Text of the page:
no coats, Pere Jean-Juste said, no one could 
justly claim ownership of a second coat.  In 
fact, those who held onto second coats were 
actually thieves who stole from those who had no 
coats.  In Haiti and the U.S., where there is 
such a huge gap between the haves and the 
have-nots, there was much stealing by the rich 
from the poor.  This was revolutionary preaching.

During the day, people streamed to his church to 
ask for help.  Mothers walked miles from Cite de 
Soleil to his parish to beg him to help them bury 
their children.  Widows sought help.  Families 
with sons in prison asked for a private 
word.  Small packets of money and food were 
quietly given away.  Visitors from rural Haiti, 
people seeking jobs, many looking for food, 
police officers who warned of new threats, 
political organizers with ideas how to challenge 
the unelected government, reporters and people 
seeking special prayers – all came all the time.

Every single night when he was home at his church 
in Port au Prince Pere Jean-Juste led a half hour 
public rosary for anyone who showed up.  Most of 
the crowd was children and older women who came 
in part because the church was the only place in 
the neighborhood which had electricity.  He 
walked the length of the church booming out the 
first part of the Hail Mary while children held 
his hand or trailed him calling out their part of 
the rosary.  The children and the women came 
night after night to pray in Kreyol with Mon Pere.

Pere Jean-Juste lived the preferential option for 
the poor of liberation theology.  Because he was 
always in trouble with the management of the 
church, who he also freely criticized, he was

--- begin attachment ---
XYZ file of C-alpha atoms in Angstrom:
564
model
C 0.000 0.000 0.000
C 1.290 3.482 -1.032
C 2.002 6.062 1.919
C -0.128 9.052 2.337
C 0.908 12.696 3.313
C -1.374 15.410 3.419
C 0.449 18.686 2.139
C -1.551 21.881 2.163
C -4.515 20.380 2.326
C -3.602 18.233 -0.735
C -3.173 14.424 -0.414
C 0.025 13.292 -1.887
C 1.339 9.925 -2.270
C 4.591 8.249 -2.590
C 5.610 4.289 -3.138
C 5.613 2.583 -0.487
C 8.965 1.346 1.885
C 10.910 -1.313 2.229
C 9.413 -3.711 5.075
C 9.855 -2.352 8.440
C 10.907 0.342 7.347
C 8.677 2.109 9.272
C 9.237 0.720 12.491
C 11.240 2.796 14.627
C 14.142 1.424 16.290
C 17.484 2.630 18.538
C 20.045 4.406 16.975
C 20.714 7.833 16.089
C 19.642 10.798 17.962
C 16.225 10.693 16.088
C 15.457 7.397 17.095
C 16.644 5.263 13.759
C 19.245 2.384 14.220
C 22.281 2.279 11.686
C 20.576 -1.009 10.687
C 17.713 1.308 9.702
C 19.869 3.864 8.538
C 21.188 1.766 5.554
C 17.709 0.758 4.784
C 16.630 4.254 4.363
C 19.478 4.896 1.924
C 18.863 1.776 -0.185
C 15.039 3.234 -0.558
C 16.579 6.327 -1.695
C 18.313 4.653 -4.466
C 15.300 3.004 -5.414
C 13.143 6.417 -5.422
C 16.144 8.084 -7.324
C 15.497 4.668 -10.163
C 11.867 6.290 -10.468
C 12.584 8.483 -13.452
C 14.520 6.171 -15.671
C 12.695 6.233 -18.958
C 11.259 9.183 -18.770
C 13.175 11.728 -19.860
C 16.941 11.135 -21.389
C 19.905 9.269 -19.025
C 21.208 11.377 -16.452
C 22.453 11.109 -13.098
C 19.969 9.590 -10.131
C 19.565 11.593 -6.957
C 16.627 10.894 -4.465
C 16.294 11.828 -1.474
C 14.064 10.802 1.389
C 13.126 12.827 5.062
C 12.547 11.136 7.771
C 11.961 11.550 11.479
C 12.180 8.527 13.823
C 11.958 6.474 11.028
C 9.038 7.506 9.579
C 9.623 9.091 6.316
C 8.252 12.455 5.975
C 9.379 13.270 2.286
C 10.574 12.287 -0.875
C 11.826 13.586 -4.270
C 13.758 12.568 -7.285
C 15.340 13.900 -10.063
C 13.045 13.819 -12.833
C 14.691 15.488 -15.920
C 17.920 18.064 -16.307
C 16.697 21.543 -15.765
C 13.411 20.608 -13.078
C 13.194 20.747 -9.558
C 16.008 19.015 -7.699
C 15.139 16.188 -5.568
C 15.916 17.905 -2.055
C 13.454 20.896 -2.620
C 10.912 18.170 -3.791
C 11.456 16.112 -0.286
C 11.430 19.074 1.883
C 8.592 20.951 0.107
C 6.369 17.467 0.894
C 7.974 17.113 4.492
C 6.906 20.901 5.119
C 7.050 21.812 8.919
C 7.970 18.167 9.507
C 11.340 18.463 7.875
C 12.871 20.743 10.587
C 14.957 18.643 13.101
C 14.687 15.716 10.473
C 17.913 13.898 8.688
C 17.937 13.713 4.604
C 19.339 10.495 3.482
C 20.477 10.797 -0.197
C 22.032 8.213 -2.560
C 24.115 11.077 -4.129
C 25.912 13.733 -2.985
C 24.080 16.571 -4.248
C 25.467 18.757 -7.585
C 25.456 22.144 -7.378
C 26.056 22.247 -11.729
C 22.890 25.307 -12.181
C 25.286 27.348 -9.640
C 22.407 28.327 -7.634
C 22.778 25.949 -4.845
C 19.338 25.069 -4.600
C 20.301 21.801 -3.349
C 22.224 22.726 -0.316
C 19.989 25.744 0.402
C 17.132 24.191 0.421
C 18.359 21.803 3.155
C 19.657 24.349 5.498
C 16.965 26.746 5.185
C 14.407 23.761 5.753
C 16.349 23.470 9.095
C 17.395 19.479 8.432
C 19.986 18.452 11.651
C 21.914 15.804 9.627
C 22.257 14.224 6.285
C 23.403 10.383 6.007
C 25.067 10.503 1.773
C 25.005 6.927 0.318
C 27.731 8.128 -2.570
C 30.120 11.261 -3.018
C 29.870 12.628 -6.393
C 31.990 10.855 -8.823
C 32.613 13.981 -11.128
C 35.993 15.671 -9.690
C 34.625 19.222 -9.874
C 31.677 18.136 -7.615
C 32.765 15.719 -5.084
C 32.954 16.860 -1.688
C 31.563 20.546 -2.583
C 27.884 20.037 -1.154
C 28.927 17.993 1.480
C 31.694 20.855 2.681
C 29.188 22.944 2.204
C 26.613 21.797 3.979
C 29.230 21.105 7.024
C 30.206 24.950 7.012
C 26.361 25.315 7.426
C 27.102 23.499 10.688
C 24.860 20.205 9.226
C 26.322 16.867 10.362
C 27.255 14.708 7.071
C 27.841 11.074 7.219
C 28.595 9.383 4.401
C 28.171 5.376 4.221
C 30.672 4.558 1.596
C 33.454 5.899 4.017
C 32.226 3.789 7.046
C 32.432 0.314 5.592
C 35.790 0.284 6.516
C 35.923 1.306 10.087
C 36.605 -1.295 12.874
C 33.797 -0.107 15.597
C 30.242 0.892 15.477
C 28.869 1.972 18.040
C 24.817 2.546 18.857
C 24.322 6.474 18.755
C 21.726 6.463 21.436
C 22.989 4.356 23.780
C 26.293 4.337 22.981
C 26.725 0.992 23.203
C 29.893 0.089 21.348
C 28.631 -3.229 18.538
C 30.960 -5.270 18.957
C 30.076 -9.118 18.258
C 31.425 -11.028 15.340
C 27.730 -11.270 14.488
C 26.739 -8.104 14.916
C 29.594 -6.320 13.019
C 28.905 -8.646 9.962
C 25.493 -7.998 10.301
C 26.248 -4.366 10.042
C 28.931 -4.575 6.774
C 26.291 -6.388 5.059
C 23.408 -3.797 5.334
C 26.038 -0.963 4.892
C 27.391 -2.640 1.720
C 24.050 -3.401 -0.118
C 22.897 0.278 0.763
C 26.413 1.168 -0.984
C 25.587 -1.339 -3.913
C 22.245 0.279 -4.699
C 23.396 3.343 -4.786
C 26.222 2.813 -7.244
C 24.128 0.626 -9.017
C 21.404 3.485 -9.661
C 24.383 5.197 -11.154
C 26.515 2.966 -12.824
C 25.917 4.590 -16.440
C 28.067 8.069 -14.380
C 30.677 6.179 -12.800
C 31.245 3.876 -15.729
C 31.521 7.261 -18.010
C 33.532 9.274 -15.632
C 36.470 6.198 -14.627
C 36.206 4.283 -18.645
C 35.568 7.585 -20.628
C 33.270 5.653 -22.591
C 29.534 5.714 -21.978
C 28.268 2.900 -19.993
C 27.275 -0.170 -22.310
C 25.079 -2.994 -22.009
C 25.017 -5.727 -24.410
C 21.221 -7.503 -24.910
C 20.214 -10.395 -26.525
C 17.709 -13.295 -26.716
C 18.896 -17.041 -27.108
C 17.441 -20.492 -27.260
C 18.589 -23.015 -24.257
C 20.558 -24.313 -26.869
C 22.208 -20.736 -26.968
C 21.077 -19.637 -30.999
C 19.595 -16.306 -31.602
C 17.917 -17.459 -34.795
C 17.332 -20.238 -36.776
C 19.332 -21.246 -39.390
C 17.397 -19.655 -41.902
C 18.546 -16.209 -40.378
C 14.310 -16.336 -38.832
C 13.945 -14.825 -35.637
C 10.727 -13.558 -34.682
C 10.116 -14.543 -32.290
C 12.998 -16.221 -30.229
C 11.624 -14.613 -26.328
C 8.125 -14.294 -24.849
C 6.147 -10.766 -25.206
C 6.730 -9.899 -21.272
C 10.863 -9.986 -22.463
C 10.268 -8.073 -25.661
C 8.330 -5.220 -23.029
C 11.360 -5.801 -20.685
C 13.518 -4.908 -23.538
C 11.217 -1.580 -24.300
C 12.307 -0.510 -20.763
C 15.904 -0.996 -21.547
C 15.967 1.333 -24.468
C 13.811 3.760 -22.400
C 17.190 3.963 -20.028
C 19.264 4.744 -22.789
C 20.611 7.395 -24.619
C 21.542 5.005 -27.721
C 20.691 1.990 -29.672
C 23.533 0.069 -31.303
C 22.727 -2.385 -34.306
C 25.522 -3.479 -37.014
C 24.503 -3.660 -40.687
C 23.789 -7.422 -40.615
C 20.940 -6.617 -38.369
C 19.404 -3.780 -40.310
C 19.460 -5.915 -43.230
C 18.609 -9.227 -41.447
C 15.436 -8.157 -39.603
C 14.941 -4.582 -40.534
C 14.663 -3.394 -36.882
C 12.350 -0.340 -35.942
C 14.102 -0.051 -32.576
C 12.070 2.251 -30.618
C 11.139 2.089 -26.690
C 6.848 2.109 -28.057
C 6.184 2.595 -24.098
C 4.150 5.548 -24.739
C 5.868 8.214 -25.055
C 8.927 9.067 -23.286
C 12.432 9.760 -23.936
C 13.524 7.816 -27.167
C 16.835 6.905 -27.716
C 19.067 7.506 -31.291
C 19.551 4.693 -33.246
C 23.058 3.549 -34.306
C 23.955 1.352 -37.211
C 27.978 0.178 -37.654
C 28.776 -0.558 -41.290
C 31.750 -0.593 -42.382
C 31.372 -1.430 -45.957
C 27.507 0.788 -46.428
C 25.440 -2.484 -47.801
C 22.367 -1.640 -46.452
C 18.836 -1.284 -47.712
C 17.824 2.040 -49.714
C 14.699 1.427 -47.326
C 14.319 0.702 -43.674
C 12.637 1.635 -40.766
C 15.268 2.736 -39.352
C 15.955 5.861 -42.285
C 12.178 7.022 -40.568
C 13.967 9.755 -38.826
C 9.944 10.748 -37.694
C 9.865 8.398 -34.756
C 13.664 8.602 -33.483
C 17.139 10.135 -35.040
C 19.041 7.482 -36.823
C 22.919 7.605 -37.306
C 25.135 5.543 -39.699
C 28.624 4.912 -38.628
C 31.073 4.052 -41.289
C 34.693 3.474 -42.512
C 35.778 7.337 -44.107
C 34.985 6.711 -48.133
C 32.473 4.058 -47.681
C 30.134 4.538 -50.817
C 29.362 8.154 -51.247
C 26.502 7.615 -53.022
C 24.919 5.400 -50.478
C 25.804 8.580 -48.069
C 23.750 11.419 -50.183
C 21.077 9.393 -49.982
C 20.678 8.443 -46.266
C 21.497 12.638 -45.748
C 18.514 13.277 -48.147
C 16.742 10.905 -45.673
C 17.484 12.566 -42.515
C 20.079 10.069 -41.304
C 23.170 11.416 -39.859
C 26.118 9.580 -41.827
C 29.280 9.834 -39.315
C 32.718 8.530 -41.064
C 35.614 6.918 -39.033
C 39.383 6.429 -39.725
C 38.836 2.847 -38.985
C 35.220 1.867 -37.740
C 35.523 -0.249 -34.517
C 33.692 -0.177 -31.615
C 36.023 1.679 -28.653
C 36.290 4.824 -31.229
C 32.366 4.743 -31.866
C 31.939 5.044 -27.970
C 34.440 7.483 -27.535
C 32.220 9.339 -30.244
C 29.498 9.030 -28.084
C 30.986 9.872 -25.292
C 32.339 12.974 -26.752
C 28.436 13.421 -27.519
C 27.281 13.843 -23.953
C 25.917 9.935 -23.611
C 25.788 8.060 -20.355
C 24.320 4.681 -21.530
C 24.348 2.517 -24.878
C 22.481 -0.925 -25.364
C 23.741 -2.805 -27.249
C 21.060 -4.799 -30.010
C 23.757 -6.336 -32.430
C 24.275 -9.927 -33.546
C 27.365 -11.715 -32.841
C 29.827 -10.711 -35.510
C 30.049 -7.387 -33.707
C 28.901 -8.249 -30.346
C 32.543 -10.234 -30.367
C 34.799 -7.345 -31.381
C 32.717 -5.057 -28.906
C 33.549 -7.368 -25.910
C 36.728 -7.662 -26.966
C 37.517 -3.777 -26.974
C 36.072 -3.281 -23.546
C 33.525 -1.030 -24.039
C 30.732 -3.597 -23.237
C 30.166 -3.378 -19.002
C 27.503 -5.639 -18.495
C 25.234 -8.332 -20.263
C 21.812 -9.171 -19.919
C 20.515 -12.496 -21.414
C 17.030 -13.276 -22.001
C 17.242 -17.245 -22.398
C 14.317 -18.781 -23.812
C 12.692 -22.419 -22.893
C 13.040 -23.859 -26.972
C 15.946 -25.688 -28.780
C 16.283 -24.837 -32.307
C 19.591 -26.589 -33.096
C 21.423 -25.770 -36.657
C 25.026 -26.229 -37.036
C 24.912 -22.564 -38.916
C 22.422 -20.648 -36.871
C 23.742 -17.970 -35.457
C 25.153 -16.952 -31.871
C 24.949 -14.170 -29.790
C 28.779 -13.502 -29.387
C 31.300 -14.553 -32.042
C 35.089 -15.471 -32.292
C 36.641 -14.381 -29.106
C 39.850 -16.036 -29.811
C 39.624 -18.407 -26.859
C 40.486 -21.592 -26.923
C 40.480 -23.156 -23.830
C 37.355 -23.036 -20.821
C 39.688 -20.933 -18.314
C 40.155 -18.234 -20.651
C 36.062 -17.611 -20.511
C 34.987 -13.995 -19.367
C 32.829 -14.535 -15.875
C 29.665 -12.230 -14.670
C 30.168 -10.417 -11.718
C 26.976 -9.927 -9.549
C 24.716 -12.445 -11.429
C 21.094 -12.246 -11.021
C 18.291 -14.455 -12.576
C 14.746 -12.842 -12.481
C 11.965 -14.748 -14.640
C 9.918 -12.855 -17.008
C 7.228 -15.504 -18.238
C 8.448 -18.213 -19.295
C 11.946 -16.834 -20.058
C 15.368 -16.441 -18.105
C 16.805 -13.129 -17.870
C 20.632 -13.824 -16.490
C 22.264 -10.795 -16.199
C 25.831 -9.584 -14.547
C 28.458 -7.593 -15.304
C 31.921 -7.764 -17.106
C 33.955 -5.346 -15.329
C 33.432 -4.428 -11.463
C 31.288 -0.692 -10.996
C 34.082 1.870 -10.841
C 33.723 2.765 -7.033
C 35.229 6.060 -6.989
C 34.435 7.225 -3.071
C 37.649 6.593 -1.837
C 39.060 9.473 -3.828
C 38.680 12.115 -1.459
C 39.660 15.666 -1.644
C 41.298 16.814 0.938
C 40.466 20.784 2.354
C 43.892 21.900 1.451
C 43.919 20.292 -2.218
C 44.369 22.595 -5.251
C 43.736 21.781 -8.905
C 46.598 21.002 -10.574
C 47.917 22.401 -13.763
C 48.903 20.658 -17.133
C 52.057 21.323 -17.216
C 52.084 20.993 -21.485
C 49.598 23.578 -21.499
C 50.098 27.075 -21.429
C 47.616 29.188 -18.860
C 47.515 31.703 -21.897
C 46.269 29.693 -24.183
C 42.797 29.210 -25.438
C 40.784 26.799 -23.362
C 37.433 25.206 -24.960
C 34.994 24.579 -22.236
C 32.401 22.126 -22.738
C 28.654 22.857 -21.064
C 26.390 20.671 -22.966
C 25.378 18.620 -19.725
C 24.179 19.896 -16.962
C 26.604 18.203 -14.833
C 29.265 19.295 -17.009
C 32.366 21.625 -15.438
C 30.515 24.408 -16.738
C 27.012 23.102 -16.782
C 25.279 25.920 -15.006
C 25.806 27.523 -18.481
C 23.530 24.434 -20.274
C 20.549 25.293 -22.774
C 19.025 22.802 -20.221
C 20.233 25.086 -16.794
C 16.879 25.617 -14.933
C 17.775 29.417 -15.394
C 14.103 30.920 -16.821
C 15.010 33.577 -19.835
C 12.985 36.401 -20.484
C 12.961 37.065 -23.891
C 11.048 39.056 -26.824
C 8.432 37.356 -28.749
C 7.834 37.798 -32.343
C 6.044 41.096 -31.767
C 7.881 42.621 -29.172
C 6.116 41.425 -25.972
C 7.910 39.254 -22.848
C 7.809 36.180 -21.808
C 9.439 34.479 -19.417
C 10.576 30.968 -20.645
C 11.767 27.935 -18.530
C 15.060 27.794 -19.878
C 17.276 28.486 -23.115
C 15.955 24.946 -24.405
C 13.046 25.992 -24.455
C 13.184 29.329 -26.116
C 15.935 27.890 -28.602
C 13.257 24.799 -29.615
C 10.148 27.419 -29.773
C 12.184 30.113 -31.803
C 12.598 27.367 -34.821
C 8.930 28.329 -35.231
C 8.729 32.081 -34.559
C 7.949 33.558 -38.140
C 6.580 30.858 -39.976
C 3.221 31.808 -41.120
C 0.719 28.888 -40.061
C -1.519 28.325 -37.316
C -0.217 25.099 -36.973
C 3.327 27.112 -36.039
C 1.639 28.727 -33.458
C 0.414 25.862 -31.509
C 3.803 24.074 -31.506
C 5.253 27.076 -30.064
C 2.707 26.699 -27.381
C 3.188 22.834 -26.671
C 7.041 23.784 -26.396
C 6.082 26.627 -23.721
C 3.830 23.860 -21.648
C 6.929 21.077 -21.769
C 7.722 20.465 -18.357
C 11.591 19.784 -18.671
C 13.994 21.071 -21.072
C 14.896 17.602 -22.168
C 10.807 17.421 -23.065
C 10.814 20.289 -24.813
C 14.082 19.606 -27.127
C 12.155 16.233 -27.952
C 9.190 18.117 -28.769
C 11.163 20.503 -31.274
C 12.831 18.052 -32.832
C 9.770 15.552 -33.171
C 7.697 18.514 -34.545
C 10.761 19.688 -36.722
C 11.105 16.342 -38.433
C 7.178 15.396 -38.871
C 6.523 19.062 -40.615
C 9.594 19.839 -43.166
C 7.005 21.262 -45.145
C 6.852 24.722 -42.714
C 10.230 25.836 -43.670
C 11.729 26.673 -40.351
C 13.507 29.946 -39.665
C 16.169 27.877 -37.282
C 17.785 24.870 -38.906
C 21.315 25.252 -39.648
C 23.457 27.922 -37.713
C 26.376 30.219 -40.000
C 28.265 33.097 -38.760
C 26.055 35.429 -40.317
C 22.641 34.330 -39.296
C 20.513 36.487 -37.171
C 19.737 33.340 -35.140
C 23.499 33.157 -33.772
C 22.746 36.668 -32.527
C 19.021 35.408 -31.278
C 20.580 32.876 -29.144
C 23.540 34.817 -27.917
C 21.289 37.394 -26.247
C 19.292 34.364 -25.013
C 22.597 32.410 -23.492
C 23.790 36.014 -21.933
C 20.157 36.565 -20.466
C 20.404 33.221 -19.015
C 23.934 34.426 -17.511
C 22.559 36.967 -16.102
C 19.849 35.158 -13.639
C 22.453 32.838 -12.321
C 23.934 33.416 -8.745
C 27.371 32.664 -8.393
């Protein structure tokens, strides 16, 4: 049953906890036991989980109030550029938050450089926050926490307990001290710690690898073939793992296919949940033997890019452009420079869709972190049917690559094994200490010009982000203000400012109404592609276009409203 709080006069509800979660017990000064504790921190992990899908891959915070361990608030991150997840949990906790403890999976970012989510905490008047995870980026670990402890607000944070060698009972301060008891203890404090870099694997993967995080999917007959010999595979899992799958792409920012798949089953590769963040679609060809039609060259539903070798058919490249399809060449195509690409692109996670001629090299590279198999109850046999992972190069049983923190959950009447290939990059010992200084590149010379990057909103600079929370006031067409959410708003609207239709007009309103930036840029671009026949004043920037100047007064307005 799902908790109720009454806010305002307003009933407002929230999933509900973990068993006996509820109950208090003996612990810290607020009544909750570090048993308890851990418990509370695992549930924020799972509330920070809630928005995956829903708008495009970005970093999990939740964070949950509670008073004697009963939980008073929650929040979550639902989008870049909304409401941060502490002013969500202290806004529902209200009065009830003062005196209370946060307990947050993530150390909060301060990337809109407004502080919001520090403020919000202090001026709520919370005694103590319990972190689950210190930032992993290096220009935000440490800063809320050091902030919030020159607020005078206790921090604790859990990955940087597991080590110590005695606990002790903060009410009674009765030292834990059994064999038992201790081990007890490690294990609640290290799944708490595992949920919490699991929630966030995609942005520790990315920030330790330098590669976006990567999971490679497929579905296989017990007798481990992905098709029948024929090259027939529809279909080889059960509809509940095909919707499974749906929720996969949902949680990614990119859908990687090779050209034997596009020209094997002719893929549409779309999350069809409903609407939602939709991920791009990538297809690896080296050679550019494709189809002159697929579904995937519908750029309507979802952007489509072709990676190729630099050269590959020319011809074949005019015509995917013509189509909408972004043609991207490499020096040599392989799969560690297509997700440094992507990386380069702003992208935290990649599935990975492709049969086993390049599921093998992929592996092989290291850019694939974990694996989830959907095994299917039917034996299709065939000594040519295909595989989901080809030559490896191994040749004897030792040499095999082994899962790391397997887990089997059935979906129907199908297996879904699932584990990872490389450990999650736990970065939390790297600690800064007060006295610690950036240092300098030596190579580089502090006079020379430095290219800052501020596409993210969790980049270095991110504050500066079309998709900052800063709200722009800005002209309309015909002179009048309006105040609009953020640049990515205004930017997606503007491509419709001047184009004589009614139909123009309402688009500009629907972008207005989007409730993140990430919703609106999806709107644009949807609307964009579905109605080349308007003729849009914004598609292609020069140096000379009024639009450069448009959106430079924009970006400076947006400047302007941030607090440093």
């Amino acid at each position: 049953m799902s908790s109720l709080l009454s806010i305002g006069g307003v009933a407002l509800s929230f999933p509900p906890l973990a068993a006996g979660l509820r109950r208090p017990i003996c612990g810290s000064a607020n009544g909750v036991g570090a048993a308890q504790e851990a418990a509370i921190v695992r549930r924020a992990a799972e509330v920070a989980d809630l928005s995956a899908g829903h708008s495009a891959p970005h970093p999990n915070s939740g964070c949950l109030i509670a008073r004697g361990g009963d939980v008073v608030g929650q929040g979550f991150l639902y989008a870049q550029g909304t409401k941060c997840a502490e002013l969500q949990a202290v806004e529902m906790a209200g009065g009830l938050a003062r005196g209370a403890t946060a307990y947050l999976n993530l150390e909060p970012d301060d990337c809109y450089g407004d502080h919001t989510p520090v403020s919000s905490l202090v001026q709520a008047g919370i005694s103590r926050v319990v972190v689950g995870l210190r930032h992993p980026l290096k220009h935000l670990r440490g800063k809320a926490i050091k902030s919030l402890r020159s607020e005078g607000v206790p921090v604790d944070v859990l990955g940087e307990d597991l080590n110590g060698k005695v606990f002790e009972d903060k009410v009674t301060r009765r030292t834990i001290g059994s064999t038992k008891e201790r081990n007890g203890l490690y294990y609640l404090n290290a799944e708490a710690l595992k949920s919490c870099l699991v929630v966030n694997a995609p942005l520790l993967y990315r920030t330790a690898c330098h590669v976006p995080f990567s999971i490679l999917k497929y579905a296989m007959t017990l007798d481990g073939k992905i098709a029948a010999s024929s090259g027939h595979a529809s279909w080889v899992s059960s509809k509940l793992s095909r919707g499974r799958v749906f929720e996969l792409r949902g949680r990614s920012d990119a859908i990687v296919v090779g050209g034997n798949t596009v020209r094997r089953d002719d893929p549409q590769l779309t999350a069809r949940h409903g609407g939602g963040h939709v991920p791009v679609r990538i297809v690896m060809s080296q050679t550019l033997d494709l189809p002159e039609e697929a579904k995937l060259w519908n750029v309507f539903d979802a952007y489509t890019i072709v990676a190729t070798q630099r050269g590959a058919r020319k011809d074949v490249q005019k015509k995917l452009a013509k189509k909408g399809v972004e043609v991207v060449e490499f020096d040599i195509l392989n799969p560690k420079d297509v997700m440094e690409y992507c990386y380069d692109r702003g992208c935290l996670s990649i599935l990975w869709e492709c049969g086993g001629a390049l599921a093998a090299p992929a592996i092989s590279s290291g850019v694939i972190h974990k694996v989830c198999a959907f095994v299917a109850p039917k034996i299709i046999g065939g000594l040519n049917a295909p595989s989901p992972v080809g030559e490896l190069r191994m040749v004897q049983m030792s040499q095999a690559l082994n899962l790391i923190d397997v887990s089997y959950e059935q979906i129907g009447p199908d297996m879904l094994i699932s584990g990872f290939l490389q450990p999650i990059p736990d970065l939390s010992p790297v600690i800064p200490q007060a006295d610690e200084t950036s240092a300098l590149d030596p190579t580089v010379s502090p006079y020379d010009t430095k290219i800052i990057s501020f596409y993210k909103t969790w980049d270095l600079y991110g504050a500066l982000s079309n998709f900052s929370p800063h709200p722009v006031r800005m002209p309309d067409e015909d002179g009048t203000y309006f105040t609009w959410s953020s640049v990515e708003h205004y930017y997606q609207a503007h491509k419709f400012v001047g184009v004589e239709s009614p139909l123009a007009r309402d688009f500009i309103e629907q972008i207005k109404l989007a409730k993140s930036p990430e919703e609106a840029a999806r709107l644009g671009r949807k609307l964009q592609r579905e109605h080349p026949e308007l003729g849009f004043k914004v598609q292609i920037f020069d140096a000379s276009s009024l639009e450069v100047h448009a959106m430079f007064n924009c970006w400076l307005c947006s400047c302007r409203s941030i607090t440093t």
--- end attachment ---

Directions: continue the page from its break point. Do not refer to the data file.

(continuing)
usually not allowed regular church parish 
work.  In Florida, he lay down in his clerical 
blacks on the road in front of busses stopping 
them from taking Haitians to be deported from the 
U.S.  For years he lived on the run in Haiti, 
moving from house to house.  When he was arrested 
on trumped up charges, he refused to allow people 
with money to bribe his way out of jail, he would 
stay with the poor and share their treatment.

He dedicated his entire adult life to the 
revolutionary proposition that every single 
person is entitled to a life of human 
dignity.  No matter the color of skin.  No matter 
what country they were from.  No matter how poor 
or rich.  No matter woman or man.

His last time in court in Haiti, when the judge 
questioned him about a bogus weapons charge 
against him, Pere Jean-Juste dug into his pocket, 
pulled out his plastic prayer beads, thrust them 
high in the air and bellowed, to the delight of 
the hundreds in attendance, “My rosary is my only 
weapon!”  The crowd roared and all charges were dropped.

Gerard Jean-Juste lived with and fought for and 
with widows and orphans and those in jail and 
those being deported and the hungry and the 
mourning and the sick and the persecuted.  Our 
world is better for his time among us.

Mon Pere, our brother, your spirit, like those of 
all who struggle for justice for others, lives on.  Presente!

Bill Quigley is a law professor and human rights 
lawyer at Loyola University New Orleans.  Bill 
has visited Haiti many times as a volunteer 
advocate with the Institute for Justice and Peace 
in 
Haiti.  <http://www.ijdh.org>www.ijdh.org  Bill 
can be reached at <mailto:quigley77 at yahoo.com>quigley77 at yahoo.com.